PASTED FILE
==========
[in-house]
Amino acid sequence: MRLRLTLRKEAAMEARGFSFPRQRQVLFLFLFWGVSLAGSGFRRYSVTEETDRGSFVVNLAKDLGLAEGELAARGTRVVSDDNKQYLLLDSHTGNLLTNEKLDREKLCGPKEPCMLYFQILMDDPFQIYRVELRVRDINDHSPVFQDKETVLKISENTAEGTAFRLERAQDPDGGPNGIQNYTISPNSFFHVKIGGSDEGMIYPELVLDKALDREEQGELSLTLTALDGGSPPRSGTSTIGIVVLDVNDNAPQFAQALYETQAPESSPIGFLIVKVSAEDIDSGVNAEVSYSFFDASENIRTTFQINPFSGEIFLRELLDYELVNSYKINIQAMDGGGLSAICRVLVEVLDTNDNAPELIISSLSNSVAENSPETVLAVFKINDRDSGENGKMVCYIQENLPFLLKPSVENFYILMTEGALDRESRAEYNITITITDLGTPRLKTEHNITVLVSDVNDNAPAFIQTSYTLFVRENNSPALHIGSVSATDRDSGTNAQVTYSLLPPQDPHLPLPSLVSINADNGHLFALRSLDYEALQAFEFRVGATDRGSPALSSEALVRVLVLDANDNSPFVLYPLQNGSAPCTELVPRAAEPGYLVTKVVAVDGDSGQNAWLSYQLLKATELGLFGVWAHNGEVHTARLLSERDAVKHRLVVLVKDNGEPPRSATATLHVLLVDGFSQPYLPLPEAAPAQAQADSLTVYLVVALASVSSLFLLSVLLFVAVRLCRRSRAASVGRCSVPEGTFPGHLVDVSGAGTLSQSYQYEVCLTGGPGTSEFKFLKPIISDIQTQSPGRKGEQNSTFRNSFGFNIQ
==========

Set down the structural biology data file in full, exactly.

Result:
[in-house]
Amino acid sequence: MRLRLTLRKEAAMEARGFSFPRQRQVLFLFLFWGVSLAGSGFRRYSVTEETDRGSFVVNLAKDLGLAEGELAARGTRVVSDDNKQYLLLDSHTGNLLTNEKLDREKLCGPKEPCMLYFQILMDDPFQIYRVELRVRDINDHSPVFQDKETVLKISENTAEGTAFRLERAQDPDGGPNGIQNYTISPNSFFHVKIGGSDEGMIYPELVLDKALDREEQGELSLTLTALDGGSPPRSGTSTIGIVVLDVNDNAPQFAQALYETQAPESSPIGFLIVKVSAEDIDSGVNAEVSYSFFDASENIRTTFQINPFSGEIFLRELLDYELVNSYKINIQAMDGGGLSAICRVLVEVLDTNDNAPELIISSLSNSVAENSPETVLAVFKINDRDSGENGKMVCYIQENLPFLLKPSVENFYILMTEGALDRESRAEYNITITITDLGTPRLKTEHNITVLVSDVNDNAPAFIQTSYTLFVRENNSPALHIGSVSATDRDSGTNAQVTYSLLPPQDPHLPLPSLVSINADNGHLFALRSLDYEALQAFEFRVGATDRGSPALSSEALVRVLVLDANDNSPFVLYPLQNGSAPCTELVPRAAEPGYLVTKVVAVDGDSGQNAWLSYQLLKATELGLFGVWAHNGEVHTARLLSERDAVKHRLVVLVKDNGEPPRSATATLHVLLVDGFSQPYLPLPEAAPAQAQADSLTVYLVVALASVSSLFLLSVLLFVAVRLCRRSRAASVGRCSVPEGTFPGHLVDVSGAGTLSQSYQYEVCLTGGPGTSEFKFLKPIISDIQTQSPGRKGEQNSTFRNSFGFNIQ